Why investment funds may be toxic to your investment portfolio.
There are a number of misconceptions around diversification. But head and shoulders the number one misconception is so widespread, harmful and misunderstood.
First, the also rans.
- Diversification is De-worse-ification
Wrong. Diversification can only lower returns when you put in worse performing assets. Don’t blame diversification that all your investments are not as good as your best investment and don’t invest in (especially buy and hold) bad investment simply for diversification.
- Diversification does not work when you need it most
This one is tricky. Yes diversification will begin to fail during systematic (liquidity) crisis. Here we are talking generational black swan events. So yes, it might fail in the worst ones but it will help in the other 5 lesser crises.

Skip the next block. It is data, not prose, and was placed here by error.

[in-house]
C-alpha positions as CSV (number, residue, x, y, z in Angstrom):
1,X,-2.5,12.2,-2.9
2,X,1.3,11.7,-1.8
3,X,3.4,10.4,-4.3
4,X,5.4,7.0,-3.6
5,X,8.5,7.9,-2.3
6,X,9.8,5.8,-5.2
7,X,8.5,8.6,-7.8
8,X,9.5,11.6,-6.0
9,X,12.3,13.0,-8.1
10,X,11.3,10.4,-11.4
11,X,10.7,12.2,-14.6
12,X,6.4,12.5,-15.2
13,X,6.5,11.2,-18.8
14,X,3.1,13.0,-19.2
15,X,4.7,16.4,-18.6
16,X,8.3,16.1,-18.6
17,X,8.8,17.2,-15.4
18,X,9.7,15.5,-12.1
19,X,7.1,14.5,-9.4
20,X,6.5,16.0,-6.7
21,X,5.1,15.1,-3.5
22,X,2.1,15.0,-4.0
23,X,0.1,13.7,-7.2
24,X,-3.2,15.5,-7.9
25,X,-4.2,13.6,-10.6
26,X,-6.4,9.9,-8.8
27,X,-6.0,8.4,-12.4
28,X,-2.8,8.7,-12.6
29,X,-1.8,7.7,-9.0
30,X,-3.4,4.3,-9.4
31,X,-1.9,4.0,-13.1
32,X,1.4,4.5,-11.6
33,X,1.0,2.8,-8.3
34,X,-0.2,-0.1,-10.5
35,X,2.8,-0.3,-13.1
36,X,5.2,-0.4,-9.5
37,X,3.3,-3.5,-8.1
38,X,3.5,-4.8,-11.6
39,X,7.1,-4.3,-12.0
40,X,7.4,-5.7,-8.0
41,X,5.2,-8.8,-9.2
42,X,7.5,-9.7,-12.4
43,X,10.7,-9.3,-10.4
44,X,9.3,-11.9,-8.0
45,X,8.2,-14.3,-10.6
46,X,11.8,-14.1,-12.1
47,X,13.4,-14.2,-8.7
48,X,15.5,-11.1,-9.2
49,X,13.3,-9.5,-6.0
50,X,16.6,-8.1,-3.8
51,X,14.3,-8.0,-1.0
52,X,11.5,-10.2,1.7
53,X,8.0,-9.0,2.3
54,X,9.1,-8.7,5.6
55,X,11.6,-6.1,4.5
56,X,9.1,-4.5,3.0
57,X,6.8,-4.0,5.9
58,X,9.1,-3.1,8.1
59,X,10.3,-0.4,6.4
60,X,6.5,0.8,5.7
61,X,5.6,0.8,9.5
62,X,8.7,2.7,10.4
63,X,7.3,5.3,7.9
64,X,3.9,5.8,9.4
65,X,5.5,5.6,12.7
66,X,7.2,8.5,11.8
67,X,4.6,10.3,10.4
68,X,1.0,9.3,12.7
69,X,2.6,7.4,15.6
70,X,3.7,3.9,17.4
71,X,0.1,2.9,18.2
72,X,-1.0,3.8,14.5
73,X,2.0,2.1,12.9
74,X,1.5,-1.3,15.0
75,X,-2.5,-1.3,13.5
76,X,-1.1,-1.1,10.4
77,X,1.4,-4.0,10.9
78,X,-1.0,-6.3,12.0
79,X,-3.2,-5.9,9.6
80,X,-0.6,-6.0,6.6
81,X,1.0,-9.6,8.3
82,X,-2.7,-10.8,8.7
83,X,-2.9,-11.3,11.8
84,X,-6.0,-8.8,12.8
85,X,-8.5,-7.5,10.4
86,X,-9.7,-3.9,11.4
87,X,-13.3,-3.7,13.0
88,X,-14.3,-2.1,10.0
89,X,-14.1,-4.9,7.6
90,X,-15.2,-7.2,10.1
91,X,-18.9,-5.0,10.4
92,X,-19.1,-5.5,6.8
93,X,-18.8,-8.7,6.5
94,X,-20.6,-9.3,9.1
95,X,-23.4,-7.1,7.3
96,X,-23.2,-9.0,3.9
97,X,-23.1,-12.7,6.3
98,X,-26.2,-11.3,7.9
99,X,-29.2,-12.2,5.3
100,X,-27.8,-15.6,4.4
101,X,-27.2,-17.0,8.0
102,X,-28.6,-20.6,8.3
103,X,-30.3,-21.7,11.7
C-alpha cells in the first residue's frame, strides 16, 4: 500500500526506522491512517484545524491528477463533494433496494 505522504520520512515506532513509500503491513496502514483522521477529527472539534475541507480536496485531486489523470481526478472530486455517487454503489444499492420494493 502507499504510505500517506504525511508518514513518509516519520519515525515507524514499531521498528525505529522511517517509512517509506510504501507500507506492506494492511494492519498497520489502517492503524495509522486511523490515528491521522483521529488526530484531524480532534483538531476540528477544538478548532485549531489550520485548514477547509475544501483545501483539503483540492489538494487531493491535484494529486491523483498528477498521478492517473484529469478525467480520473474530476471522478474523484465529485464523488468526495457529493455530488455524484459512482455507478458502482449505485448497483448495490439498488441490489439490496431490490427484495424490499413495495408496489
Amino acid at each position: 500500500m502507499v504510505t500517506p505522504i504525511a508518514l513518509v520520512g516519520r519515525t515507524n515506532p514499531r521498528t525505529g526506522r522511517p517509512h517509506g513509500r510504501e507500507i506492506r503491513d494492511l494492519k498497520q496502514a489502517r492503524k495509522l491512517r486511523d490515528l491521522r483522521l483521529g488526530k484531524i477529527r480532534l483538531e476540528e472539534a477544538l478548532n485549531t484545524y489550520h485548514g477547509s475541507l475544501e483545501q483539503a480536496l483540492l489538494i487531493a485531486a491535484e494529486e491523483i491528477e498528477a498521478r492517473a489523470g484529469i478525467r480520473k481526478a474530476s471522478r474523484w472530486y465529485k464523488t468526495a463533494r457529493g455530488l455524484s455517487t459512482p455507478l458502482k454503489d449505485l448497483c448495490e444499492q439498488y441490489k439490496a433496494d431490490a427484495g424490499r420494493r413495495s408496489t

- Diversification will save me. See # 2. Some people think too much of diversification, some people think too little of it. We have found that diversification actual works its mojo best during choppy or sideways markets, not during steeper declines.
OK. With those lesser misconceptions out of the way. What is the # 1 biggest misconception about Diversification?
Sadly, the number one misconception about diversification, is a by-product of those ignorant or deceitful marketing practices of the investment fund industry.
It is kind of like the food pyramid from the 70’s and 80’s. Before being replaced by My Plate, the food pyramid facilitated dangerous advice on nutrition worsening the Obesity crisis over the last 50 years. Your portfolio needs funds in it about as much as healthy humans need to base their diets on agricultural grains.